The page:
SINGAPORE: The Court of Appeal has reserved judgement on Tan Cheng Bock’s appeal against a decision to throw out an application contesting the legitimacy of the upcoming reserved Presidential Election (PE).
After a three-hour hearing on Monday (Jul 31), Chief Justice Sundaresh Menon said the court would “endeavour to get back to (parties) as soon as possible”.
Speaking to reporters after the hearing, Dr Tan said he plans to “wait and see”. “If we are wrong, then we will accept it,” he added.
In a Facebook post on Monday evening, Dr Tan said he felt the Court gave the case "a good hearing".
"It was important that the public and press were present to hear the full legal arguments for themselves," he said. "I look forward to the outcome."
Dr Tan took the Government to court in May, challenging the decision to hold a Malay-only PE in September, following amendments to the Constitution passed last year.
He took issue with what he said was the Government’s “unconstitutional” decision to count President Wee Kim Wee as Singapore’s first elected President. They should have started counting from popularly elected President Ong Teng Cheong’s term, Dr Tan argued.
If they had, this year’s PE would not have to be reserved.
The High Court dismissed Dr Tan’s challenge on Jul 7. Dr Tan lodged an appeal against the dismissal on Jul 12, taking the case to Singapore’s highest court – the Court of Appeal.
Before a five-judge panel – including the Chief Justice, Judges of Appeal Judith Prakash and Steven Chong and Justice Chua Lee Ming and Kannan Ramesh – on Monday, Senior Counsel Chelva Retnam Rajah set out Dr Tan’s main grounds of appeal.
He said the definition of “President” in Article 19B(1) of the Constitution refers to popularly elected Presidents such as Ong Teng Cheong, not Presidents appointed or elected by Parliament such as Wee Kim Wee.
“To be a President included in the count, you have to be a President who falls within the meaning of ‘President’ that exists in the Constitution as it appears today … elected by the citizens of Singapore,” Mr Rajah argued.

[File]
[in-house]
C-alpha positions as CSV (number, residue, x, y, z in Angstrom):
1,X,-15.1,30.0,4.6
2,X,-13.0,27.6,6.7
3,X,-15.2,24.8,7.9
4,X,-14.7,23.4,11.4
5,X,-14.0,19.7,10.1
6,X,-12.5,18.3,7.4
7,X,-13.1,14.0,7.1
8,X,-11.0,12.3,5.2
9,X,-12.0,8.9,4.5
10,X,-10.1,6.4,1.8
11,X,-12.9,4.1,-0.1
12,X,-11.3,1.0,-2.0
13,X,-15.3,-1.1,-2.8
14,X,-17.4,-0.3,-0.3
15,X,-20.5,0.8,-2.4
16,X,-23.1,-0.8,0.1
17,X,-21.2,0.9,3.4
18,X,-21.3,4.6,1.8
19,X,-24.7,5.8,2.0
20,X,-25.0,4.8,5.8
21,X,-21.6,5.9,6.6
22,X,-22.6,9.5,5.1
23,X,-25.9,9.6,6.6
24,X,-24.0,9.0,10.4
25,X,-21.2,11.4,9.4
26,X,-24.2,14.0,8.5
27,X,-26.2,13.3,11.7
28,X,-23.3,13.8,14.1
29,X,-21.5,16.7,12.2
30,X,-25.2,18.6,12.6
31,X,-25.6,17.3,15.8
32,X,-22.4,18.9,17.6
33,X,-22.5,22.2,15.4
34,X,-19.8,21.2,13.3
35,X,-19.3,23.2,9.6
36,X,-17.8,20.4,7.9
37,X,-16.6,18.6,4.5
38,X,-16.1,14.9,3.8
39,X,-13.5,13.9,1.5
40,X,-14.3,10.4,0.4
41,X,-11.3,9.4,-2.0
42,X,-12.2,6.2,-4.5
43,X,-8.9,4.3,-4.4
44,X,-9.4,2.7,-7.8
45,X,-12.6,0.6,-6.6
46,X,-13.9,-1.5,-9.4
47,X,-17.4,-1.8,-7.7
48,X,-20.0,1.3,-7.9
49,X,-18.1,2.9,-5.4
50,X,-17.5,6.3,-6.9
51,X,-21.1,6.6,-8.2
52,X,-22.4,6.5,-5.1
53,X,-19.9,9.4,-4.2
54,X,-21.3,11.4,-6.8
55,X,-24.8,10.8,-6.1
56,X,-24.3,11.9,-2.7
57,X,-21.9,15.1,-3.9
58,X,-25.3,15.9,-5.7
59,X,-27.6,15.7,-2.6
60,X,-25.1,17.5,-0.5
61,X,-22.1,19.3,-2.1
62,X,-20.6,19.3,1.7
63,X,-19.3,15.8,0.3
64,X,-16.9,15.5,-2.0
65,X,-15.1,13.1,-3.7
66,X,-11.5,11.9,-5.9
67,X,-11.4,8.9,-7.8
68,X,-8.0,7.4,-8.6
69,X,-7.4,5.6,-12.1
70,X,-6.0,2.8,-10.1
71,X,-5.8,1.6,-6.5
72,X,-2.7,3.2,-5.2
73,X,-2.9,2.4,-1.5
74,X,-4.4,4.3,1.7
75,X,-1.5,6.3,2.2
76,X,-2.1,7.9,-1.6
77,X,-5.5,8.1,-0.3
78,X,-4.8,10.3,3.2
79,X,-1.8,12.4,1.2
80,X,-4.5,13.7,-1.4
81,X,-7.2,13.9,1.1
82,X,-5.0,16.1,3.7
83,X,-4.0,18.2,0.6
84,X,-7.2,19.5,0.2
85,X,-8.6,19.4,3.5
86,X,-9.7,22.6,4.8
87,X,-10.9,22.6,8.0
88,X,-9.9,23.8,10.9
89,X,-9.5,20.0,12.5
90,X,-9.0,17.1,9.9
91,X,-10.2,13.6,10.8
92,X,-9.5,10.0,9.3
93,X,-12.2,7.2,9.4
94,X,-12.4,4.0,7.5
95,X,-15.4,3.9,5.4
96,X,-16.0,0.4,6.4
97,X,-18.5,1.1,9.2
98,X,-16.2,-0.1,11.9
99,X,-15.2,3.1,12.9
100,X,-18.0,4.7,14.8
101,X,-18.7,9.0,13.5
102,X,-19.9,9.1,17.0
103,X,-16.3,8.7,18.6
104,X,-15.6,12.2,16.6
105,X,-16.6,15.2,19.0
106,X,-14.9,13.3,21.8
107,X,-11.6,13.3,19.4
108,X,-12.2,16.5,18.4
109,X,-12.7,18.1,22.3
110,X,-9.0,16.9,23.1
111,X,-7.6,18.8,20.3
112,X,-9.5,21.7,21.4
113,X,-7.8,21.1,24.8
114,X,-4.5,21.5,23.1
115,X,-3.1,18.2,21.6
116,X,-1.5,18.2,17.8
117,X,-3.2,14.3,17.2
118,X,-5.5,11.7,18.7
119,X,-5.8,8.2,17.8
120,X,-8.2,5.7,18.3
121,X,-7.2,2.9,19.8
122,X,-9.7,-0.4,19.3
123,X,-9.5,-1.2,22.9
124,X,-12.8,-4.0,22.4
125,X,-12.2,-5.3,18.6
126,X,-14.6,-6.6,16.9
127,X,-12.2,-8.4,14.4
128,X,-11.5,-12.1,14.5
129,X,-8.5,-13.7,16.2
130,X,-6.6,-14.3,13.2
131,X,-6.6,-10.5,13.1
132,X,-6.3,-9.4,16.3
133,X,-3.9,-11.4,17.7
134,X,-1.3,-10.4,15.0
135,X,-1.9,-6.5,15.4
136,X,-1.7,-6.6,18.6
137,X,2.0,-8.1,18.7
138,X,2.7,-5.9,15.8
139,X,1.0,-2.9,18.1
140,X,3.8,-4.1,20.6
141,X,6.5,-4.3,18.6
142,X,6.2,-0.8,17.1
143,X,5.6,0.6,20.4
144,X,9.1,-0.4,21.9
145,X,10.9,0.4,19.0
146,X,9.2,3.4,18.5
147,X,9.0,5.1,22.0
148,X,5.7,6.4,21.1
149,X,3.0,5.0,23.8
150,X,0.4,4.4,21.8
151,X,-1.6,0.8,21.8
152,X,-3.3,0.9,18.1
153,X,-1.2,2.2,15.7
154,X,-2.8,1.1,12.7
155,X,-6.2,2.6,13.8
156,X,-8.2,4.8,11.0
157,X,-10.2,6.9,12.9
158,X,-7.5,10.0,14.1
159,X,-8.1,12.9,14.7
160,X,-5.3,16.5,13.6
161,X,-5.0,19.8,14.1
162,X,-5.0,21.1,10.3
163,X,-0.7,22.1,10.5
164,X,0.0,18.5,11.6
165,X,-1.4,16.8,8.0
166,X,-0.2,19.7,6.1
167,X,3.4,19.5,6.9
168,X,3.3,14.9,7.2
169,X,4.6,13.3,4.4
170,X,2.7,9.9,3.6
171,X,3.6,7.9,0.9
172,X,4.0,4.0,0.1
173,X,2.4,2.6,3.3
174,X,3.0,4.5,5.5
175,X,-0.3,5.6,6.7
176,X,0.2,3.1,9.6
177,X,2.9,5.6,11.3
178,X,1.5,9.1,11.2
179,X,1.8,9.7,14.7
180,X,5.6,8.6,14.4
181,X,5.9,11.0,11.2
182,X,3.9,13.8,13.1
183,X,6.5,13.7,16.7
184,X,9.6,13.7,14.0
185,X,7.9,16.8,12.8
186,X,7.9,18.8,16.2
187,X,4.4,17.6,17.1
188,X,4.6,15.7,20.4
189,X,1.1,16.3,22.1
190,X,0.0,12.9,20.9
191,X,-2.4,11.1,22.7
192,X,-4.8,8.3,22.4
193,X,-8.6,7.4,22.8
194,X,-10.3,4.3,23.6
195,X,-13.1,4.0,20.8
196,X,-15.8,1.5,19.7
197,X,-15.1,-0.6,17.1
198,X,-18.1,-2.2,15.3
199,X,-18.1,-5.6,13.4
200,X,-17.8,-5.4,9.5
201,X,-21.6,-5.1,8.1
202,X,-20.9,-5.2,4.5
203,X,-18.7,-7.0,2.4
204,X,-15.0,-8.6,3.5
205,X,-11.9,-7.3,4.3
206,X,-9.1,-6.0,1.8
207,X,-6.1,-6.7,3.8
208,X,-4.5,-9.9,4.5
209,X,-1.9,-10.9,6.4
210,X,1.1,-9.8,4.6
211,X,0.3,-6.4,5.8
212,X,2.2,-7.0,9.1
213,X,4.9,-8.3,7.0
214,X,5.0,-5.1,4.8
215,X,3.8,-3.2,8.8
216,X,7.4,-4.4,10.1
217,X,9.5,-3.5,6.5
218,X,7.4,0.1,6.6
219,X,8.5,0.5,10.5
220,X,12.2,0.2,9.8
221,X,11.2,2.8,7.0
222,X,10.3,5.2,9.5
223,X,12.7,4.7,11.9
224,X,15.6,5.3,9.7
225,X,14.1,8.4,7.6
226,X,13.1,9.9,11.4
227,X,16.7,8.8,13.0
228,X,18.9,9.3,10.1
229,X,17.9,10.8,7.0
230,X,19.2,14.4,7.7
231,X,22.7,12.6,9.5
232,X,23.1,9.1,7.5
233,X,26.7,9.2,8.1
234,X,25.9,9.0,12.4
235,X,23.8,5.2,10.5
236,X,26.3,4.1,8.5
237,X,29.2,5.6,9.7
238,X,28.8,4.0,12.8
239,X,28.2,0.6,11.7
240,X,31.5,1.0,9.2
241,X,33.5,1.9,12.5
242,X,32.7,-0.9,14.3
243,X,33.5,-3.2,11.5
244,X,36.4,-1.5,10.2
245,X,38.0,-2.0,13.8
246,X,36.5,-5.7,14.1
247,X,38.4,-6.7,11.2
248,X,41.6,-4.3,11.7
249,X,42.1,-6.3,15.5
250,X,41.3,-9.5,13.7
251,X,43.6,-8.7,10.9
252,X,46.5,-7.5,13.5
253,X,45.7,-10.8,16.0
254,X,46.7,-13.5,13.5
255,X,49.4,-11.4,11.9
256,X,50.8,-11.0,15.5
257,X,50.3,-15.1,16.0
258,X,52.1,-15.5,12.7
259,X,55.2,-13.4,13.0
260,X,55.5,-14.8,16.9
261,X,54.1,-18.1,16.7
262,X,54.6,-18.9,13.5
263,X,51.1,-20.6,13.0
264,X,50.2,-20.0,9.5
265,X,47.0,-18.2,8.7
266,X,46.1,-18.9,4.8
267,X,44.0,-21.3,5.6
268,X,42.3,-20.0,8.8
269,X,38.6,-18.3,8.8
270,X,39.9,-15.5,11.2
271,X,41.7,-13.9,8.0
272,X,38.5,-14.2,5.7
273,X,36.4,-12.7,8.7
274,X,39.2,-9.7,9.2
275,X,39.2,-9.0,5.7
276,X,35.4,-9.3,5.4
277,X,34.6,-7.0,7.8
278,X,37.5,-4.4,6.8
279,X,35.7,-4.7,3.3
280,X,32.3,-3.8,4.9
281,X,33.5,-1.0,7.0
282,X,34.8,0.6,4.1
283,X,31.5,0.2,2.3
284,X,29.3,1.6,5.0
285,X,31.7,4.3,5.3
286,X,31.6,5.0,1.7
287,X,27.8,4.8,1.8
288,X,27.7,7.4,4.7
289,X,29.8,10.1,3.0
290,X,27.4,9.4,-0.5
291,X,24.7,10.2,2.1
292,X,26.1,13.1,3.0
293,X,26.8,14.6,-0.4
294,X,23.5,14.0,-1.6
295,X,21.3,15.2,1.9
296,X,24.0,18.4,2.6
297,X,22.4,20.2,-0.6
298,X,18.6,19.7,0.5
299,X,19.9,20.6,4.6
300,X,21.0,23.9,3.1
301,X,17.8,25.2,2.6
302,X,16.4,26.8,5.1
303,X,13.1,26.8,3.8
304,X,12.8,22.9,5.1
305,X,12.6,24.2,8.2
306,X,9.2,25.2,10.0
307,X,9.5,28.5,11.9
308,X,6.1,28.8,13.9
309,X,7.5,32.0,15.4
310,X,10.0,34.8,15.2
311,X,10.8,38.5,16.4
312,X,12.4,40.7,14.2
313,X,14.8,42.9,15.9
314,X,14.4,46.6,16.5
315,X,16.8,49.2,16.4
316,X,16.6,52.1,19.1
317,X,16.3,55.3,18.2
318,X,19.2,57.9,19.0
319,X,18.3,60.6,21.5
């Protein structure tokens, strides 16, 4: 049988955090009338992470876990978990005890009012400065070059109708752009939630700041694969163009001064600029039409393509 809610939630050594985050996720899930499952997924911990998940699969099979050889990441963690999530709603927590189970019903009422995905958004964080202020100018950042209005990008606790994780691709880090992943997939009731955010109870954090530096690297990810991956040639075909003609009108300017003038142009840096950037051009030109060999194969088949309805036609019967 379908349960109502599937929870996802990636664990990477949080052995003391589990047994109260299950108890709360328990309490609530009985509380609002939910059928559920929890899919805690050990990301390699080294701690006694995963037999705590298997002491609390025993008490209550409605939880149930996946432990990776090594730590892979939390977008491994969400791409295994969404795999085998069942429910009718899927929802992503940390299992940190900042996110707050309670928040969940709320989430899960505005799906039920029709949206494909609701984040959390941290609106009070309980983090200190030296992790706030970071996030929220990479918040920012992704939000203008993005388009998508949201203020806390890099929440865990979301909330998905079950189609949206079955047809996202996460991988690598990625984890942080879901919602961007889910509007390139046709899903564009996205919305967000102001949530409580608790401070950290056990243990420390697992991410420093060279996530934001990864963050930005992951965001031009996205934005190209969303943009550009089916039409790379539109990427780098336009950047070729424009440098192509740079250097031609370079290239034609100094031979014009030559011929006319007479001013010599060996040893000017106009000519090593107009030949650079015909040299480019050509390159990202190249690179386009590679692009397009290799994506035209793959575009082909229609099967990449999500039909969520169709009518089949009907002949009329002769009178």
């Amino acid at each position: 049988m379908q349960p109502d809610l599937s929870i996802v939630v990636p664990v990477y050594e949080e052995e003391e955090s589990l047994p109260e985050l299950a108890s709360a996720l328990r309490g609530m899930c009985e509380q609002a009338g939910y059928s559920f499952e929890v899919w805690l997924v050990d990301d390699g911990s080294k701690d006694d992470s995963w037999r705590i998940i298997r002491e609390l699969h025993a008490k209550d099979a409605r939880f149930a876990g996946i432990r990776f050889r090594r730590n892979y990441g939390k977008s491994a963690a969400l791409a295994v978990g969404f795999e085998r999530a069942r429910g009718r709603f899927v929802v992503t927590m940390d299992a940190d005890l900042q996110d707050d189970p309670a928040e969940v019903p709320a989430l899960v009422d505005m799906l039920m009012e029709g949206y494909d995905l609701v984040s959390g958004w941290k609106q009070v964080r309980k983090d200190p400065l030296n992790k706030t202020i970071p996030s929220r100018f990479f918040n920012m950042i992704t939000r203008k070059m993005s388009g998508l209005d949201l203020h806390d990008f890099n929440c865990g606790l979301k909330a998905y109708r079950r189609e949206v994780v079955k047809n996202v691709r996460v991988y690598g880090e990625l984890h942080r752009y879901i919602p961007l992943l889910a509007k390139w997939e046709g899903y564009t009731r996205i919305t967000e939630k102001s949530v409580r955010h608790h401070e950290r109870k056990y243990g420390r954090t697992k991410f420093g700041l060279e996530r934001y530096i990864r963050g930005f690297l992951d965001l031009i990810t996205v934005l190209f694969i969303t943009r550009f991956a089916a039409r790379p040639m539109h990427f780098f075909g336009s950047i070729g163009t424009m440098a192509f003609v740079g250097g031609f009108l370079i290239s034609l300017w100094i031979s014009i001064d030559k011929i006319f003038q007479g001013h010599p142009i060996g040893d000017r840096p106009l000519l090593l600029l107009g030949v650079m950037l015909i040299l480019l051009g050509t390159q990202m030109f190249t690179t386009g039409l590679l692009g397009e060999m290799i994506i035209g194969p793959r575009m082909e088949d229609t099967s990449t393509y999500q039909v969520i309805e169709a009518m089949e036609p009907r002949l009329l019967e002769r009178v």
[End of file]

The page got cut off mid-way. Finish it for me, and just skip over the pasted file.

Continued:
“Such a (popularly) elected President only existed post-1991”, Mr Rajah said. The Elected Presidency was legislated in 1991, in the middle of President Wee’s second term.
Parliament had “mistakenly thought that (President Wee) was an Elected President,” Mr Rajah said, which is why they acted on the then Attorney-General’s “wrong” advice to start the count from President Wee’s term, he added.
Deputy Attorney-General Hri Kumar Nair called Dr Tan’s arguments “absurd”. The Constitution does not “restrict” Parliament or “fetter Parliament’s discretion in any way,” in terms of choosing from which President to start the count, Mr Kumar said.
He said Dr Tan’s argument sought “to draw a bright red line as of 1991,” and to put the definition of “President” into “a smaller and smaller box … just so that President Wee will not qualify at all,” Mr Kumar said.
He added that the argument looks at the Constitution as “frozen in time … (not as) a living document”. Dr Tan’s reading of the Constitution also “does not promote the legislative purpose,” which is to “break the hiatus,” Mr Kumar said.
Singapore has not had a Malay President since President Yusof Ishak died in office in 1970. The President’s role is “symbolic … representative of a multiracial society,” Mr Kumar said. “This is a role played by all Presidents, whether elected by (the people) or by Parliament. A hiatus is a hiatus, and that’s bad,” he added.